So then, can digital humanities really be called a field or a discipline? It’s such a good question that it comes up again and again, and many people have attempted answers. The answer that has perhaps found the most consensus goes something like this: digital humanities is about method, and specifically about how we bring our humanistic enquiry to (or indeed into) the domain of computationally-tractable algorithms and data. That question of modeling would seem to be the common thread that unites the digital work going on in the different branches of the humanities, and it brings up in its turn questions of epistemology, sociology of academia, and science and technology studies.

What bothers me about this answer is that it gives us two choices, neither of which are entirely satisfactory: DH is either an auxiliary science (Hilfswissenschaft, if you speak German) or a meta-field whose object of study is the phenomenon of humanities research. The former is difficult to justify as an independent academic discipline with degree programs; the latter is much easier to justify, but appeals to something like 1% of those who consider themselves DH practitioners. I haven’t come up with an answer that I deem satisfactory, that ties a majority of the practitioners to a coherent set of research agendas.

In that case, a reader might reasonably ask, what is it that I am trying to accomplish, that fits under the “Digital Humanities” rubric? To answer that question, I have to say a little about who I am. I am extremely fortunate to be of the generation best-placed to really understand computers and what they can do: young enough that personal computers were a feature of my childhood, but old enough to be there for the evolution of these computers from rather simplistic and ‘dumb’ systems to extremely sophisticated ones, and to remember what it was like to use a computer before operating system developers made any effort to hide or elide what goes on “under the hood”. This means that I have a fluent sense of what computers can be made to do, and how thos things are accomplished, that I have been able to gain gradually over thirty years. In comparison, I began post-graduate study of the humanities twelve years ago.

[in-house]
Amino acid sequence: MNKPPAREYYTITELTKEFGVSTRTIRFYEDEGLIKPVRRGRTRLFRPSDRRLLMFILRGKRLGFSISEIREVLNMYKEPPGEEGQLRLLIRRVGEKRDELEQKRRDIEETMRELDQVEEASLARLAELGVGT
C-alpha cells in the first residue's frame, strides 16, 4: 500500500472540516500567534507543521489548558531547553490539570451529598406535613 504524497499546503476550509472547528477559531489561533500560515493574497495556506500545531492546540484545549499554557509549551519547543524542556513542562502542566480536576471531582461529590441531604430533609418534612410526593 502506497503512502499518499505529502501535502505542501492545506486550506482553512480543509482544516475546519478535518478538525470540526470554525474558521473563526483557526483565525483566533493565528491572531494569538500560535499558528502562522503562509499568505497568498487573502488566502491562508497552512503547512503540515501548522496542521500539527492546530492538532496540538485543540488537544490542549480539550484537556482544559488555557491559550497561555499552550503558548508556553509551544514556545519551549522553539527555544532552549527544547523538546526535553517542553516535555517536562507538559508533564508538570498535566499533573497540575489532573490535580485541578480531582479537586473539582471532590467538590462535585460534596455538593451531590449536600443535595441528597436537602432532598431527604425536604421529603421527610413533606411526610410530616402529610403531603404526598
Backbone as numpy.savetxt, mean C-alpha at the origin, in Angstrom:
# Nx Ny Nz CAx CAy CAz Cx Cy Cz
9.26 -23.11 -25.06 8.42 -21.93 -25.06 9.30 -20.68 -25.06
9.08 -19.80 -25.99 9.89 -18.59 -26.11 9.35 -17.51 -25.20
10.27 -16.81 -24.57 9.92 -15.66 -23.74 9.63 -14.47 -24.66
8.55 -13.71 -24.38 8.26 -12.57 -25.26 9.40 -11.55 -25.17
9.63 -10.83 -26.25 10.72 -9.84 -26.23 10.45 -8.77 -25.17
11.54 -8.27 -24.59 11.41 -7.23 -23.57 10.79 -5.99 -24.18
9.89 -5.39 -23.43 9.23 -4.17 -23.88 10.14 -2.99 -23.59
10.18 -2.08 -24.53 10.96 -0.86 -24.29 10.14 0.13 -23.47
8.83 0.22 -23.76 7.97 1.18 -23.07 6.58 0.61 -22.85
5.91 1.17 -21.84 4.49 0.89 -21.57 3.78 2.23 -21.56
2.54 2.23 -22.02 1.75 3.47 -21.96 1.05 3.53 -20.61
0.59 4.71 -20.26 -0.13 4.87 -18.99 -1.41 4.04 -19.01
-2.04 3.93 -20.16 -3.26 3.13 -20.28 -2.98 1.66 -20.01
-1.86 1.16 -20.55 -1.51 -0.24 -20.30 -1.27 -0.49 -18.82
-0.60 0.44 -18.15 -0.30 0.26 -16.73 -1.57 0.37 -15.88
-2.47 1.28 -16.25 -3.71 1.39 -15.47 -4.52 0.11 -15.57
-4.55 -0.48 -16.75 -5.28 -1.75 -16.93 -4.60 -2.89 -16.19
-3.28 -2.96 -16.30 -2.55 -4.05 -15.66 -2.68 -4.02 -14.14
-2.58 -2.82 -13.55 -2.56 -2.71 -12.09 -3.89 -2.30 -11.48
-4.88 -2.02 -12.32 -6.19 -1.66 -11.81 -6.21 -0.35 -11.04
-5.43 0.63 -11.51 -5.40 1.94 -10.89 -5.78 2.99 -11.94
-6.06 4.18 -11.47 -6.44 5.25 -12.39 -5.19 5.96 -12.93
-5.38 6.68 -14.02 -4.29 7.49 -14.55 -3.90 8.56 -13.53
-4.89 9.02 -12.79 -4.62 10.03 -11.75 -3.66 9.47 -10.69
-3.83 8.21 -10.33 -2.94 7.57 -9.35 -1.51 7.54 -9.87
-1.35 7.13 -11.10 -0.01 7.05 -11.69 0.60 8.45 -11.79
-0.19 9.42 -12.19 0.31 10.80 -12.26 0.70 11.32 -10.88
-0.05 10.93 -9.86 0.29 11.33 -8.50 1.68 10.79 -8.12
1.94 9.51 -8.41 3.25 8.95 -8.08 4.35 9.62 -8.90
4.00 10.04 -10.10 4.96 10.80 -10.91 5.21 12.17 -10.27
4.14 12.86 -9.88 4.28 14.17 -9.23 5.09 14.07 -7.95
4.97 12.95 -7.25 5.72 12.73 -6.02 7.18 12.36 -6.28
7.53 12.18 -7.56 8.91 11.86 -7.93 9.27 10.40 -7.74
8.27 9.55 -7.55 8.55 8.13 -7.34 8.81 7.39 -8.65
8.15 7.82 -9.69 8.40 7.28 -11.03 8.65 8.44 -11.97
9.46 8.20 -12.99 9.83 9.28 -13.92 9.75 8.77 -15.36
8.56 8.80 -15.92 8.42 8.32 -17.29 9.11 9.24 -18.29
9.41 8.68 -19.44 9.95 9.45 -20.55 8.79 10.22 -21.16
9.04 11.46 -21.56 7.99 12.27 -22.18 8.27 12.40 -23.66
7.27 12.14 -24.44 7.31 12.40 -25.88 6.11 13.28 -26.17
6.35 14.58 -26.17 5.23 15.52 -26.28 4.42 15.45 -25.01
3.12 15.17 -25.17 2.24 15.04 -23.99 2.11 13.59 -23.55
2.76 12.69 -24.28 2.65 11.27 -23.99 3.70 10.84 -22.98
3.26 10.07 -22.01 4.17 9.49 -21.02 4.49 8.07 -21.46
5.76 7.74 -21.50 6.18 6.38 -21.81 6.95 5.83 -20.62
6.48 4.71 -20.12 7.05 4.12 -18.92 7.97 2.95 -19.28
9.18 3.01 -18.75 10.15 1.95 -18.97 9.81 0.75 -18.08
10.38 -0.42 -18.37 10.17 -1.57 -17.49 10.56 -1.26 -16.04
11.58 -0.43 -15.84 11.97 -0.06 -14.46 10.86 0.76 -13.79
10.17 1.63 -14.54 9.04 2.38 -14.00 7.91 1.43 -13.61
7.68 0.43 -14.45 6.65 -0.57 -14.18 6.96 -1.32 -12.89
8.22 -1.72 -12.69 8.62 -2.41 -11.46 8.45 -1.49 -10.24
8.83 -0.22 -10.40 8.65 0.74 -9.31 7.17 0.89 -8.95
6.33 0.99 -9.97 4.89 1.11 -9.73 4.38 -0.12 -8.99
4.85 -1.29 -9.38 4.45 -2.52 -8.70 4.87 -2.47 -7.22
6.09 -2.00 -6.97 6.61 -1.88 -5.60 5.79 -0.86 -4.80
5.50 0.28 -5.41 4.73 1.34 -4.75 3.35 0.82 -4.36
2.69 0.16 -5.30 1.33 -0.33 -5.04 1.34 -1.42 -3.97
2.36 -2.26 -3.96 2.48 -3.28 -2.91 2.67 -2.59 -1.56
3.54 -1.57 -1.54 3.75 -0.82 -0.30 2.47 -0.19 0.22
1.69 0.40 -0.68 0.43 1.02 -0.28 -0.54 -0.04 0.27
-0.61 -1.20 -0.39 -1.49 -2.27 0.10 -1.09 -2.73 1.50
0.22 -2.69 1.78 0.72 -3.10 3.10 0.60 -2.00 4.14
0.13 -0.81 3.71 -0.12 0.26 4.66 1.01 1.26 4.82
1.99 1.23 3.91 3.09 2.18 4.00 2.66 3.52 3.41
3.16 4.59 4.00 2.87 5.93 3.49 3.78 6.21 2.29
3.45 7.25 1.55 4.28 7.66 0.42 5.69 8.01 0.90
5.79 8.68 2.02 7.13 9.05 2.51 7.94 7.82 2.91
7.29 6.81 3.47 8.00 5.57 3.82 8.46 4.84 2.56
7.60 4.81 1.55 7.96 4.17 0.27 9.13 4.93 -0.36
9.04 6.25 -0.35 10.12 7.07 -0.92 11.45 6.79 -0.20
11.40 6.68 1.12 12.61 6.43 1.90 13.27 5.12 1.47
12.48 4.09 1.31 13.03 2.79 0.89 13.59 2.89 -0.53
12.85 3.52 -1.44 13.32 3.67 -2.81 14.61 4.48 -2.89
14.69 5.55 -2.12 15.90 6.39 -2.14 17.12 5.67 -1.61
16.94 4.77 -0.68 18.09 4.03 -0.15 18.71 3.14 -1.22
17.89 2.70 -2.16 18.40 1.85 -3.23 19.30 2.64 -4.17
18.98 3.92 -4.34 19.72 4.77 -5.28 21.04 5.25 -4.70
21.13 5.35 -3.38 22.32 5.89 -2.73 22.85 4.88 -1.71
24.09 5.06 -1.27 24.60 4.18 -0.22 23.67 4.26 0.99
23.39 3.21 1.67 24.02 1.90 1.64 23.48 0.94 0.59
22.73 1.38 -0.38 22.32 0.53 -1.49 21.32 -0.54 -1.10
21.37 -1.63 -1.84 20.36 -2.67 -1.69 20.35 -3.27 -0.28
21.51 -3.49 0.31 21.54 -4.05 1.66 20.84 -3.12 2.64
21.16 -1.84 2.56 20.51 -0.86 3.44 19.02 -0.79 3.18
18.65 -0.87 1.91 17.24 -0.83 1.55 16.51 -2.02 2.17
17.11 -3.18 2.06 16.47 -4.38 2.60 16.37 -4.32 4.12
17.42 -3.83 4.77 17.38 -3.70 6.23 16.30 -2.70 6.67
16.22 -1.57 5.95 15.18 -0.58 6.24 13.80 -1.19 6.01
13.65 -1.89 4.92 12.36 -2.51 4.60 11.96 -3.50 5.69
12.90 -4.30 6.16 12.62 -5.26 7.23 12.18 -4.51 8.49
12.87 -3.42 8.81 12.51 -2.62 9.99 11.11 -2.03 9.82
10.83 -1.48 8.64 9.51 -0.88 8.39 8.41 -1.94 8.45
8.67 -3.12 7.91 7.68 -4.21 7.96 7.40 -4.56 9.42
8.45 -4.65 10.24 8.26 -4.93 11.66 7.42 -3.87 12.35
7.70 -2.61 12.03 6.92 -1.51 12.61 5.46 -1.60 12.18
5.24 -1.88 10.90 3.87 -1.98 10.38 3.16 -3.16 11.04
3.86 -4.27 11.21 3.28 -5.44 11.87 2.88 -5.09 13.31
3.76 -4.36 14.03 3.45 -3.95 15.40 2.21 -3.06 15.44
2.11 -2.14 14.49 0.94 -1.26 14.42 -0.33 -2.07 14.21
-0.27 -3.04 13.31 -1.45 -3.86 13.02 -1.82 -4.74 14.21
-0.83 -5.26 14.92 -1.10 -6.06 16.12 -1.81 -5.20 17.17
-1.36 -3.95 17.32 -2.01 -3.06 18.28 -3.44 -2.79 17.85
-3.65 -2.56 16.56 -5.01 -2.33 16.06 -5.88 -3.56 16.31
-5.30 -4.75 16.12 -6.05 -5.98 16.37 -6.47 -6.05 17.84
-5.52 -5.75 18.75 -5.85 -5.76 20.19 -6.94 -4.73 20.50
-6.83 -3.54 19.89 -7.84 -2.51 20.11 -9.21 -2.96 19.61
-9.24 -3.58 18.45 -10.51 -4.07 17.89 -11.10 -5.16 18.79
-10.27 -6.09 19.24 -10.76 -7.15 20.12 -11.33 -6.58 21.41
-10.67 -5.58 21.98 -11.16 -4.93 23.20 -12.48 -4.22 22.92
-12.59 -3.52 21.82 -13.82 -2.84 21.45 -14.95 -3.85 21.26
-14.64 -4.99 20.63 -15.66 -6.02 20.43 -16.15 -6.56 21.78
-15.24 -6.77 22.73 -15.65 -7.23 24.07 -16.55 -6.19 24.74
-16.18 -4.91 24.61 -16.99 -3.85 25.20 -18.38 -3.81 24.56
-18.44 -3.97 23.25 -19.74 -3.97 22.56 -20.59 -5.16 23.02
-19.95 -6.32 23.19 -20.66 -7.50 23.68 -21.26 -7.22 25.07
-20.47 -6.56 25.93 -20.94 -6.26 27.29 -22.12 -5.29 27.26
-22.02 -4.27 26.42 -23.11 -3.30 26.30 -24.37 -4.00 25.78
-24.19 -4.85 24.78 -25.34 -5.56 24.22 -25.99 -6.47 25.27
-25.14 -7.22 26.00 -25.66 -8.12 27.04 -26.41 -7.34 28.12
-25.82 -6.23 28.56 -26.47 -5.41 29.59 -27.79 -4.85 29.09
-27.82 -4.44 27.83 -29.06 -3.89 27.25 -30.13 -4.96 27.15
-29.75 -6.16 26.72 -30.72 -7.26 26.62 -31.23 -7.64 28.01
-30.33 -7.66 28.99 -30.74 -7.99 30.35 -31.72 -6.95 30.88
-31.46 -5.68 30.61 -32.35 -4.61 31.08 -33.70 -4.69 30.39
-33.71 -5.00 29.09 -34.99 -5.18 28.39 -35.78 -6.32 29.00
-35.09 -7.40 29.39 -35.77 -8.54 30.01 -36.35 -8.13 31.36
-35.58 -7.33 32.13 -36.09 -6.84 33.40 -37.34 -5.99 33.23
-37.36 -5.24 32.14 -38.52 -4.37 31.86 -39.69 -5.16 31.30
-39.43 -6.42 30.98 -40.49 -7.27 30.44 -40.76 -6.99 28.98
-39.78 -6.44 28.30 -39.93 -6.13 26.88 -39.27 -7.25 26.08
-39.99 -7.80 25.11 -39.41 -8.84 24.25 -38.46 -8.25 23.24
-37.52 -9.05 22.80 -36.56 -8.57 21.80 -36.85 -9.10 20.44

So my work in the digital humanities so far has been a process of seeing how much of my own humanistic enquiries, and the evidence I have gathered in their pursuit, can be supported, eased, and communicated with the computer. It meant computer-assisted collation of texts, when I began to work on a critical edition. It has meant a source-code implementation of what I believe a stemma actually is, and how variation in a text is treated by philologists, as I have come to work on medieval stemmatology. It has recently begun to mean a graph-based computational model of the sorts of information that a historical text is likely to contain, and how those pieces of information relate to each other. And so on. Nowhere in this am I especially concerned with encoding, standards, or data formats, although from time to time I employ all three to get my work done. Rather, I rely on the computer to capture my hypotheses and my insights, and so I find myself needing to express these hypotheses and insights in as rigorous and queryable a way as possible, so as not to simply lose track of them. Critics might say (indeed, have said) that my idea of “digital humanities” is a glorified note-taking system; those critics may as well call Facebook a glorified family newsletter. Rather (and for all the sentiment that DH is first and foremost about collaboration) the computer allows an individual researcher like myself to track, and ingest, and retain, and make sense of, and feel secure in the knowledge that I will not forget, far more information than I could ever deal with alone. Almost as a side effect, it allows me in the long run to present not just the polished rhetoric appearing in some journal or monograph that is the usual output of a scholar in the humanities, but also a full accounting of the assumptions and inferences that produced the rhetoric. That, for me, is what digital humanities is about.